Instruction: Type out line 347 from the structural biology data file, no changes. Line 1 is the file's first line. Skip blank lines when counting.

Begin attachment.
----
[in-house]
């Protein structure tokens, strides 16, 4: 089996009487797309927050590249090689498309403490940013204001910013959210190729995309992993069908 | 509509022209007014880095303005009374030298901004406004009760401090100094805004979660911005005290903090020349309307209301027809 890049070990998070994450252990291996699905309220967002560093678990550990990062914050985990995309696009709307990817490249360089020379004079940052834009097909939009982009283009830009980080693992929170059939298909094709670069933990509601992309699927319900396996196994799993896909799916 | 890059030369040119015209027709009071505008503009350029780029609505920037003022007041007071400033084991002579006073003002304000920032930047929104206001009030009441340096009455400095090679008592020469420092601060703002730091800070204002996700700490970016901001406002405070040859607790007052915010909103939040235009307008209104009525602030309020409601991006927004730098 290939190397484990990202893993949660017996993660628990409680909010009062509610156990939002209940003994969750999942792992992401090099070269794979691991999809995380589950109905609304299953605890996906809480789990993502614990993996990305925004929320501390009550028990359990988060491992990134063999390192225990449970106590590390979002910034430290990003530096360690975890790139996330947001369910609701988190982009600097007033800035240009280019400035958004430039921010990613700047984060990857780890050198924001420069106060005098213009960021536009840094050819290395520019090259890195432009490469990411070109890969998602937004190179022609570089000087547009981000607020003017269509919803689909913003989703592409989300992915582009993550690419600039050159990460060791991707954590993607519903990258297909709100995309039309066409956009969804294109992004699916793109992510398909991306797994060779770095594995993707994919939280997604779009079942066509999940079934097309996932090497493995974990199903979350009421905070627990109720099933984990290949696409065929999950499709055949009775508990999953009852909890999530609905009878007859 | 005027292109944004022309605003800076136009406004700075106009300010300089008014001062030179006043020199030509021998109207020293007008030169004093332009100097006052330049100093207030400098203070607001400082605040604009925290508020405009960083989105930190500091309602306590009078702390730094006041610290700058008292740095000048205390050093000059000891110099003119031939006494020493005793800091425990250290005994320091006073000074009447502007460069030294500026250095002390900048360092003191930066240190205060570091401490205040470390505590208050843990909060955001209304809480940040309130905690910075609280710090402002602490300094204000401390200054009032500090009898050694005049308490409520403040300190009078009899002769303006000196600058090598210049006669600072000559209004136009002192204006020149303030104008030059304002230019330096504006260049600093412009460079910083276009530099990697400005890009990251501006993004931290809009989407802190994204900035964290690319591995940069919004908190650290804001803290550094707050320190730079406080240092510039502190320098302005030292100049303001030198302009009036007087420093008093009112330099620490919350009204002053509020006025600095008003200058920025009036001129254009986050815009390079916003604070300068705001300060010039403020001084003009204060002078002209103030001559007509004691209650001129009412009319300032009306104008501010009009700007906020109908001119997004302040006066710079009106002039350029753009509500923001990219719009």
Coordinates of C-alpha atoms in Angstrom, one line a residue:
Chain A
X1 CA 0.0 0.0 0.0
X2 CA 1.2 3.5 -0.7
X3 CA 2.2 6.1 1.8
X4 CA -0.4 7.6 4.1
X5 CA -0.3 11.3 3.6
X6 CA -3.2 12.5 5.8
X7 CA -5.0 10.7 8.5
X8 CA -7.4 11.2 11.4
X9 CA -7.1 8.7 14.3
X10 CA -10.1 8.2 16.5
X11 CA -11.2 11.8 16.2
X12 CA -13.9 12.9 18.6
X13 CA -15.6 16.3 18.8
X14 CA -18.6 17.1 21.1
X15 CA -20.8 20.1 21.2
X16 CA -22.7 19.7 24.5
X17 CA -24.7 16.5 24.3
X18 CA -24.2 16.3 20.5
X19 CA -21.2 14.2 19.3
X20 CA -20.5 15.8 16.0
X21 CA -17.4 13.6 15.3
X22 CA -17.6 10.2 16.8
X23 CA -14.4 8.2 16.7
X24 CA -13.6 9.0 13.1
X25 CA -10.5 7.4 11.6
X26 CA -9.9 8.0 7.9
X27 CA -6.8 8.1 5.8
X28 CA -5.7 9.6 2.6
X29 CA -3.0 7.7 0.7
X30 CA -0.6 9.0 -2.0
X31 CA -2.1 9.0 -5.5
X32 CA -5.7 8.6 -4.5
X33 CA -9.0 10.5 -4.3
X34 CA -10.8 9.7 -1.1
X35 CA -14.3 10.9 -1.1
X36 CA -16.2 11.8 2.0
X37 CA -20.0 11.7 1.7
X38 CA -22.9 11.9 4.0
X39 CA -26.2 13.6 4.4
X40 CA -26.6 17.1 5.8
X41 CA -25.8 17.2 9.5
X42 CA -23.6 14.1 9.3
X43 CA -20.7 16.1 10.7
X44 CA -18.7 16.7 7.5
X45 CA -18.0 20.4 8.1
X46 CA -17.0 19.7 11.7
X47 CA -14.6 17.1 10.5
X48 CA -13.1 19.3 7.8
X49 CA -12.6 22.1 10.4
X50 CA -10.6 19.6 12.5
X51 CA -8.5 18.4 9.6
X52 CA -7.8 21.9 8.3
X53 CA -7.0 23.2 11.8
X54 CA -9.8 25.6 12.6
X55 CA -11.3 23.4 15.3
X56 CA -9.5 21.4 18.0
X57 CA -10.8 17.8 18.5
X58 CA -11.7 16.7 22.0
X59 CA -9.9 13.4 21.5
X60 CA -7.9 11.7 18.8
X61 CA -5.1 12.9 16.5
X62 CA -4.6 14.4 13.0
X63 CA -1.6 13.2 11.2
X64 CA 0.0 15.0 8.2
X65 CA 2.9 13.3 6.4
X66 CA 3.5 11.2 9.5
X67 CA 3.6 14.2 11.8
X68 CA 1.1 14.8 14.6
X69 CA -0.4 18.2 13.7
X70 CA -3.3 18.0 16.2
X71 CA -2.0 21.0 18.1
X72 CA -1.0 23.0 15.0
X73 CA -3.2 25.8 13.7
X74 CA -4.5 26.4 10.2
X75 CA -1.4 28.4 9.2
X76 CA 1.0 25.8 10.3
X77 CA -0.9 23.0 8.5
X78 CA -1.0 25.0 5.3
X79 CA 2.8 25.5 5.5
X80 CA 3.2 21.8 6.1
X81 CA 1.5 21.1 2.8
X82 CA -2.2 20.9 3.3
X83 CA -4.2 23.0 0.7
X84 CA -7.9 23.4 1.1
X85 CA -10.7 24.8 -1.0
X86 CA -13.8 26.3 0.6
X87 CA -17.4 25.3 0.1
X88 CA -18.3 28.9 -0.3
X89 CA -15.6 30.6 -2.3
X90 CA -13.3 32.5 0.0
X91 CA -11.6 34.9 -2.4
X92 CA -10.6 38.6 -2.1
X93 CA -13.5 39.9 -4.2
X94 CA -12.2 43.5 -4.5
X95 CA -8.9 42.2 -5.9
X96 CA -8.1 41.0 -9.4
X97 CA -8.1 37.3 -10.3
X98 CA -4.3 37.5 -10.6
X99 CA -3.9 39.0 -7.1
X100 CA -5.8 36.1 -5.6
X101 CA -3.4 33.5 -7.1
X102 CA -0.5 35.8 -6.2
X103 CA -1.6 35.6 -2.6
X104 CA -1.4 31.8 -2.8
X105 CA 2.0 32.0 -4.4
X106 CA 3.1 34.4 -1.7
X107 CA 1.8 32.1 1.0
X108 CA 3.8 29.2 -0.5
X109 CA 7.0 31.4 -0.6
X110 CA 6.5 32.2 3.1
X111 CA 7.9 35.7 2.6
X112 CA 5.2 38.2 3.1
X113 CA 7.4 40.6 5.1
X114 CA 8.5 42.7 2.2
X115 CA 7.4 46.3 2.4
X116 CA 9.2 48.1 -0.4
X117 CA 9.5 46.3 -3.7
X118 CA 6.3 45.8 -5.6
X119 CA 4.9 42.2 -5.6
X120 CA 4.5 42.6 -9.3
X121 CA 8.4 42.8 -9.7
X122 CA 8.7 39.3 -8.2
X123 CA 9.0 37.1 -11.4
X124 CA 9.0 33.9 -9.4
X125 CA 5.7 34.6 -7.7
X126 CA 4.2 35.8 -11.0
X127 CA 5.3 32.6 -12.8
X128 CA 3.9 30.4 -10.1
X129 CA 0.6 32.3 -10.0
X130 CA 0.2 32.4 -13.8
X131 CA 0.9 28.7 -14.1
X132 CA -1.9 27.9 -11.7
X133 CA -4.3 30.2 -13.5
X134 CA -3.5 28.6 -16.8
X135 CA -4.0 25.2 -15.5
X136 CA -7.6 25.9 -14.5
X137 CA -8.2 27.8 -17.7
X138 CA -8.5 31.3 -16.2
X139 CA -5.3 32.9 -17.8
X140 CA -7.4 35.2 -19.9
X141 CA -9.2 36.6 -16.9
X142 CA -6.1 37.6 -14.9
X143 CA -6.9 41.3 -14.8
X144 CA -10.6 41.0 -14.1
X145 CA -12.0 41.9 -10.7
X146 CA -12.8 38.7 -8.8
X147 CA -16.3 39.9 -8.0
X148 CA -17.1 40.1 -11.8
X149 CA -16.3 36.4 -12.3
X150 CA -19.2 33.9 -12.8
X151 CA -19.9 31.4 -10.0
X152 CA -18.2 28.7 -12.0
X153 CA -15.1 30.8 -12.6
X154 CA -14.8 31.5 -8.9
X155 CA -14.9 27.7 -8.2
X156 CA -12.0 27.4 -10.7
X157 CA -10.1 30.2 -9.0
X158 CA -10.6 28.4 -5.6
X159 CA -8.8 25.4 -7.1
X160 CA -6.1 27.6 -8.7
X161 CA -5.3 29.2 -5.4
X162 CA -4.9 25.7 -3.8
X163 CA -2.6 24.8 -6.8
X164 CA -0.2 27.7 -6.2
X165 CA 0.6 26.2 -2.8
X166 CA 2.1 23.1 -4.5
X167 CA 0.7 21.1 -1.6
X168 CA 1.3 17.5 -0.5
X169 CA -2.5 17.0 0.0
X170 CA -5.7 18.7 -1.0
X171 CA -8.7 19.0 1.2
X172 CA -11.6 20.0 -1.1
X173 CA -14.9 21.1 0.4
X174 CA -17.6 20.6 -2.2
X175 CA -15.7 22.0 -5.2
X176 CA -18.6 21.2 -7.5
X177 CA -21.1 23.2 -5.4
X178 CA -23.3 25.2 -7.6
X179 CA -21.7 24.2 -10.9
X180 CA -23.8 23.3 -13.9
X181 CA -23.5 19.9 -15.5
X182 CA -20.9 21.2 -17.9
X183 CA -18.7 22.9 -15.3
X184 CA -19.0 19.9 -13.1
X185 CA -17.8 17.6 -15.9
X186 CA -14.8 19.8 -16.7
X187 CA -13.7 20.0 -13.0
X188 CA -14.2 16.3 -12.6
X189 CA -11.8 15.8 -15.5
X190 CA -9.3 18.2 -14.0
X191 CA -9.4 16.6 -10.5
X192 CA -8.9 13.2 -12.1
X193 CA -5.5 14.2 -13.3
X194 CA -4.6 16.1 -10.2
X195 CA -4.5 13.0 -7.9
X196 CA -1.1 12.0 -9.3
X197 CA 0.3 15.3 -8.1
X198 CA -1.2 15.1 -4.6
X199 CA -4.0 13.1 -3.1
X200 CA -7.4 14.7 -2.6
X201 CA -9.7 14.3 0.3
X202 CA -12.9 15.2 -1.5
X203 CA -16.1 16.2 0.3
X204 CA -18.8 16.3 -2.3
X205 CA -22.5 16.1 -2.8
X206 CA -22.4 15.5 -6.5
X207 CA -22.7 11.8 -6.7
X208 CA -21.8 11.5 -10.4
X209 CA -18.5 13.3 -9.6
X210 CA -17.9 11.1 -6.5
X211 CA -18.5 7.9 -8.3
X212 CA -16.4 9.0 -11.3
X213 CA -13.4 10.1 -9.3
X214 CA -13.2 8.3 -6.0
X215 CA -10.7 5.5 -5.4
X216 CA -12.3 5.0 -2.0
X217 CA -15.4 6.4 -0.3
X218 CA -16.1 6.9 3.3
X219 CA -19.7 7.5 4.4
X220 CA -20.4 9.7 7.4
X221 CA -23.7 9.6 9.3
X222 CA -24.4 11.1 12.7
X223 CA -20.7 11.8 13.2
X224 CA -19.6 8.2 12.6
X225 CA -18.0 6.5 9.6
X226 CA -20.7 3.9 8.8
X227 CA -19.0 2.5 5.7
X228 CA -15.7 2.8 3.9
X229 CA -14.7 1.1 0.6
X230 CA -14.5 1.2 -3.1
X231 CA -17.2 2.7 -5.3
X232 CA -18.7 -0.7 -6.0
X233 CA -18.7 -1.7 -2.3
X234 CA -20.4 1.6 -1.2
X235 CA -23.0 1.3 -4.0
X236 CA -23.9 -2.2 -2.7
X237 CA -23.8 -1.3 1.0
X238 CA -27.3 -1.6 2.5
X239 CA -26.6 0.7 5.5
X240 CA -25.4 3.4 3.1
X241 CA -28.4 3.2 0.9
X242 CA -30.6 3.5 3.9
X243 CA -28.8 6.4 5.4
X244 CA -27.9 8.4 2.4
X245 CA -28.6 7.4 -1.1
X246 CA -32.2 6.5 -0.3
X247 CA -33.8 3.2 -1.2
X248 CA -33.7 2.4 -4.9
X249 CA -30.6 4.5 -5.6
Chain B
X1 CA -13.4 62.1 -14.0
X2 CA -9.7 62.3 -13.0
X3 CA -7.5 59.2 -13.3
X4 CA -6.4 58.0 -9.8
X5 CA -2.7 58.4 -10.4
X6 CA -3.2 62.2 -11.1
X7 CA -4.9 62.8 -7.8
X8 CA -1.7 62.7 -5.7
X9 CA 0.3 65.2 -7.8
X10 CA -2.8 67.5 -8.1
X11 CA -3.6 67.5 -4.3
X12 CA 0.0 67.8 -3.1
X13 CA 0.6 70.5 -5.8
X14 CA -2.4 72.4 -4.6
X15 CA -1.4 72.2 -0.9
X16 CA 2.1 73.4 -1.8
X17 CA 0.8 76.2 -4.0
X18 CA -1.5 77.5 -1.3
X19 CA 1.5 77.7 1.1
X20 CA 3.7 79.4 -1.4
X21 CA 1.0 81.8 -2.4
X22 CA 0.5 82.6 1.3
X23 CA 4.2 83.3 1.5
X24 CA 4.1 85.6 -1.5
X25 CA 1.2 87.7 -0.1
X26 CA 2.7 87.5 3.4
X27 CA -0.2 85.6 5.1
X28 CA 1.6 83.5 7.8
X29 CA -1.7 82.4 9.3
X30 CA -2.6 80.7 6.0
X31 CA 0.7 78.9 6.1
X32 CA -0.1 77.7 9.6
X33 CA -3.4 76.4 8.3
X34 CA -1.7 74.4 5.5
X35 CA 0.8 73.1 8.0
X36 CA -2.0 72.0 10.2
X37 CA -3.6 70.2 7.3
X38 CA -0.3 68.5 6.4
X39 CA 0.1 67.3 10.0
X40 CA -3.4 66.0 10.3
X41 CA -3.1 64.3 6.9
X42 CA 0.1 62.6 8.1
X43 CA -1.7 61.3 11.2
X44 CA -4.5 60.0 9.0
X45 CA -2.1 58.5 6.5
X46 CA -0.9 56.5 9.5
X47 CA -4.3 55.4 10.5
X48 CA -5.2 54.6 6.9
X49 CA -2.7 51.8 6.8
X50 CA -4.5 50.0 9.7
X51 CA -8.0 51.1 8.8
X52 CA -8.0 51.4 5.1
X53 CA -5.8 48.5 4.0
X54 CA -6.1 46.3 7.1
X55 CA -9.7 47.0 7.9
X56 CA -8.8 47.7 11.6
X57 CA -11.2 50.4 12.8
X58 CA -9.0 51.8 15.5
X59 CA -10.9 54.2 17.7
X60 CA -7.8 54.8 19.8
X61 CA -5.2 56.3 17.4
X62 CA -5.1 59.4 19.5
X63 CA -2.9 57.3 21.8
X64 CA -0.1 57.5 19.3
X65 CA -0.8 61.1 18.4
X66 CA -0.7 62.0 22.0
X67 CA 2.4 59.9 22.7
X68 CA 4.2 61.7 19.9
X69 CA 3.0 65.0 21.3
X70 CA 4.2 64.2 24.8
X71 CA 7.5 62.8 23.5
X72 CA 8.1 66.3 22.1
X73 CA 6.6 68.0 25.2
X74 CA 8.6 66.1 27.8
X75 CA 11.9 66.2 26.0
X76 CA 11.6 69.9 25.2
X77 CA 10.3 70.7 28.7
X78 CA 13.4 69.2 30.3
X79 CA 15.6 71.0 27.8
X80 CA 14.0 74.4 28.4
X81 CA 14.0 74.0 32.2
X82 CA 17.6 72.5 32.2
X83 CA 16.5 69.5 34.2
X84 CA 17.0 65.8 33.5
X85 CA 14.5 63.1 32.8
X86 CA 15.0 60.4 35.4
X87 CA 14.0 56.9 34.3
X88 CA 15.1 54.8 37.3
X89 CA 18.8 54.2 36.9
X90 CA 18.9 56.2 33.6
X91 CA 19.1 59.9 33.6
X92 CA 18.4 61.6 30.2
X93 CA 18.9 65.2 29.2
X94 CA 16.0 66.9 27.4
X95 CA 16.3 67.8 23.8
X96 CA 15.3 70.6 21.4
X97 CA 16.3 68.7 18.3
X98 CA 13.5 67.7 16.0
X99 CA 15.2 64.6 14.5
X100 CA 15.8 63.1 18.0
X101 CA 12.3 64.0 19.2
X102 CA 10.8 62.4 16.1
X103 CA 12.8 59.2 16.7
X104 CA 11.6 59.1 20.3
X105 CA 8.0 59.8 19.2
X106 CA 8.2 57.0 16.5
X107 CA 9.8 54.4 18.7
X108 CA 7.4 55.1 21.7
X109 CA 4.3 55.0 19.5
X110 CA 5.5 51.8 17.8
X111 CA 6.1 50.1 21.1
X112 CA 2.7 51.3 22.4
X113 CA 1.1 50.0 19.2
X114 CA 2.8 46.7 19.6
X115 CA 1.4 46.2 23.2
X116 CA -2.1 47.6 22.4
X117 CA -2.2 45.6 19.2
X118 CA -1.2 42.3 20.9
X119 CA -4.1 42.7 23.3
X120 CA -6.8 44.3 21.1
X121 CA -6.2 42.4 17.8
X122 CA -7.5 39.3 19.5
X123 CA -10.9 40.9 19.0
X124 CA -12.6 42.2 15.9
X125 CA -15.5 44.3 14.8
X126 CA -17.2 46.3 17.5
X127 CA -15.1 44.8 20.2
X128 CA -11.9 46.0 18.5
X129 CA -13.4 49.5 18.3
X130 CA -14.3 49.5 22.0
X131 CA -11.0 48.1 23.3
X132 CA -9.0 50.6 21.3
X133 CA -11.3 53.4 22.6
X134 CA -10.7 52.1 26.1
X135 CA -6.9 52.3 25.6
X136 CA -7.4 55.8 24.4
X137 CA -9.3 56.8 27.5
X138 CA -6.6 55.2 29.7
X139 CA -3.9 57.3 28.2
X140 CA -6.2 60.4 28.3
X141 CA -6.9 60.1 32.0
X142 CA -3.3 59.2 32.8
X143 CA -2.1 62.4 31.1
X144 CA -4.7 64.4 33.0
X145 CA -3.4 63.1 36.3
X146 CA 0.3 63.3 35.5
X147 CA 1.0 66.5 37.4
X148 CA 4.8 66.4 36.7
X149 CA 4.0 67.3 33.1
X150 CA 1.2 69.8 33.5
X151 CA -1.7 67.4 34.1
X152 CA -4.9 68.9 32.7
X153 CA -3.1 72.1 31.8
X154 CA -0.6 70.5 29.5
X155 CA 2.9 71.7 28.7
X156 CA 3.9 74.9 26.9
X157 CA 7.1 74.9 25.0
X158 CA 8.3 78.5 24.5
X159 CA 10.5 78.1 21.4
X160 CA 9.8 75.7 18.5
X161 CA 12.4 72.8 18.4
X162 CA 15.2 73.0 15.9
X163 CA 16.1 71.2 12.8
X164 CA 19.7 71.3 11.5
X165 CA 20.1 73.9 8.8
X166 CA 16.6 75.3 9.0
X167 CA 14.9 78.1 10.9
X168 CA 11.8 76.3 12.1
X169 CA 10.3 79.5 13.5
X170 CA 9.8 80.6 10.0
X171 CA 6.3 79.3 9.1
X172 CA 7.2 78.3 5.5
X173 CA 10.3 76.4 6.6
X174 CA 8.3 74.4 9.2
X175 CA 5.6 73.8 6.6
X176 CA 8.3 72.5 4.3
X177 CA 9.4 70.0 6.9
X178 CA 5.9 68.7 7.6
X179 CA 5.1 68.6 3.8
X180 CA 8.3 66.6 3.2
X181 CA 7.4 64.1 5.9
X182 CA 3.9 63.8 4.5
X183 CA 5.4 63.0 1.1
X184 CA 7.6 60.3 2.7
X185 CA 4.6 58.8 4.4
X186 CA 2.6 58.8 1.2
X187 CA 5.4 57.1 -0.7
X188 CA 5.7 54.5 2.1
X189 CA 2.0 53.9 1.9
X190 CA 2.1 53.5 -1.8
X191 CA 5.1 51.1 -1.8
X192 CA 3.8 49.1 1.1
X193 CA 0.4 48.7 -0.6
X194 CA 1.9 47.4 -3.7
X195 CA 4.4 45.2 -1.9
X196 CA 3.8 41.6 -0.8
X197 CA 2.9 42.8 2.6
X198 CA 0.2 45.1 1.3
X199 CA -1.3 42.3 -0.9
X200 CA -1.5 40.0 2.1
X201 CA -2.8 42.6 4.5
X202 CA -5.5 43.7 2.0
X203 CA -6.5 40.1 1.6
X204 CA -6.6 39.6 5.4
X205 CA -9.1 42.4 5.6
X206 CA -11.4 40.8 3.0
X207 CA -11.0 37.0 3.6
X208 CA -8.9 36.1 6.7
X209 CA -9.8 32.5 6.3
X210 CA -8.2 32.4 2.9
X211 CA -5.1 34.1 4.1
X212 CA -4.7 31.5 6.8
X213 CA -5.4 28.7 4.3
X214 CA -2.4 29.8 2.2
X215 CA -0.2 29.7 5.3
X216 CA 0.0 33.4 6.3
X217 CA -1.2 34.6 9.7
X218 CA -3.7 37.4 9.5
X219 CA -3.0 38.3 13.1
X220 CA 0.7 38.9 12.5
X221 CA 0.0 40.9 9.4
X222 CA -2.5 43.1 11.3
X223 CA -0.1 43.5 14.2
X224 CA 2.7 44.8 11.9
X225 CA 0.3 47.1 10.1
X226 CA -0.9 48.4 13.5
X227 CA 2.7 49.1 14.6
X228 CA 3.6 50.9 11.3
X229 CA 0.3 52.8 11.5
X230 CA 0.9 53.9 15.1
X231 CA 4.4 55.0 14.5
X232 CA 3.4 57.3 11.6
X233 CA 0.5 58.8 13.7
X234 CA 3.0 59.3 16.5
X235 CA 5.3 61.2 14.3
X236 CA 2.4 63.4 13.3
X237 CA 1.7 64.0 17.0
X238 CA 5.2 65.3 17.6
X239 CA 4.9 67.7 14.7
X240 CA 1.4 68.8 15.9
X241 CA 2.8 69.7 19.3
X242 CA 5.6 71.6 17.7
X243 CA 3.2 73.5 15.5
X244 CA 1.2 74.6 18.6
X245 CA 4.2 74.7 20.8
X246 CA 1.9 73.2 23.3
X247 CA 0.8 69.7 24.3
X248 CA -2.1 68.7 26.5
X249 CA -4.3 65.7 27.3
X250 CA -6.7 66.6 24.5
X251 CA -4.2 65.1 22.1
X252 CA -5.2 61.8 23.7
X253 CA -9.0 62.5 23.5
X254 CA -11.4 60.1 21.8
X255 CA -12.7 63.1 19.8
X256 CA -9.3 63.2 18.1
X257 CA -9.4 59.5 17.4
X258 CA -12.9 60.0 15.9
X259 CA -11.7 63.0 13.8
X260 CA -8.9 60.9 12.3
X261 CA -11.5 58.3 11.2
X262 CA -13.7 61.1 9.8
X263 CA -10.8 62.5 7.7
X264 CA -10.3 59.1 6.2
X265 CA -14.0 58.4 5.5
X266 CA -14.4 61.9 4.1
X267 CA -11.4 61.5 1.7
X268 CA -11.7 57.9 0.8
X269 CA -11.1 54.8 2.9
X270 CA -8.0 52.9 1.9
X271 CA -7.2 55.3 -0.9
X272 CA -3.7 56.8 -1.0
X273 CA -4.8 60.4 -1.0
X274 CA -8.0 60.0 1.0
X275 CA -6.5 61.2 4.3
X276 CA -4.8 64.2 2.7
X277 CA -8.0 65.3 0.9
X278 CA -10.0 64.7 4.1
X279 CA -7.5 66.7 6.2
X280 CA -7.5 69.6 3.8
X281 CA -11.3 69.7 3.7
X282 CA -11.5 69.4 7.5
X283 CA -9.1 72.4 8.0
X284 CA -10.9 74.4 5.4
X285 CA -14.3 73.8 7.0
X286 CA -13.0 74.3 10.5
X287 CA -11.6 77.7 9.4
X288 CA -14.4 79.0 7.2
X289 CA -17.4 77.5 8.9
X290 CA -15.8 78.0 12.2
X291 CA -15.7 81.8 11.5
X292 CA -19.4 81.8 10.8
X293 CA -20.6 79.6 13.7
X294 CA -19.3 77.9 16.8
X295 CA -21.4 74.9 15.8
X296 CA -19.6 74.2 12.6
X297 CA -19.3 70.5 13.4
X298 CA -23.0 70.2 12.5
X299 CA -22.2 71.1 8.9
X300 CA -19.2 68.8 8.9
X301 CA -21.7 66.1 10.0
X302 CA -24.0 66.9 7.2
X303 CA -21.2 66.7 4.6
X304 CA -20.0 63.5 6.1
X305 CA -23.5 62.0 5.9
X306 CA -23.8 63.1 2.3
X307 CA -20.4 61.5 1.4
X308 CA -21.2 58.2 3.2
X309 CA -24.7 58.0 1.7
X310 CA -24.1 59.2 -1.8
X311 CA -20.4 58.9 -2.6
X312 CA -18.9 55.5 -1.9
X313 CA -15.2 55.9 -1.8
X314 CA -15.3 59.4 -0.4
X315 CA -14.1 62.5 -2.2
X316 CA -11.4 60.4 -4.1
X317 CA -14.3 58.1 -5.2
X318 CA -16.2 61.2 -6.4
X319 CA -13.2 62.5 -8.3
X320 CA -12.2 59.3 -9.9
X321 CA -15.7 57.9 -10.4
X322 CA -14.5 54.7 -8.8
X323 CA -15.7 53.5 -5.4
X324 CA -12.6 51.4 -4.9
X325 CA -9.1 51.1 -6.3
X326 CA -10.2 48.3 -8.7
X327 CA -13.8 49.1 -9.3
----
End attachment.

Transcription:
X93 CA 18.9 65.2 29.2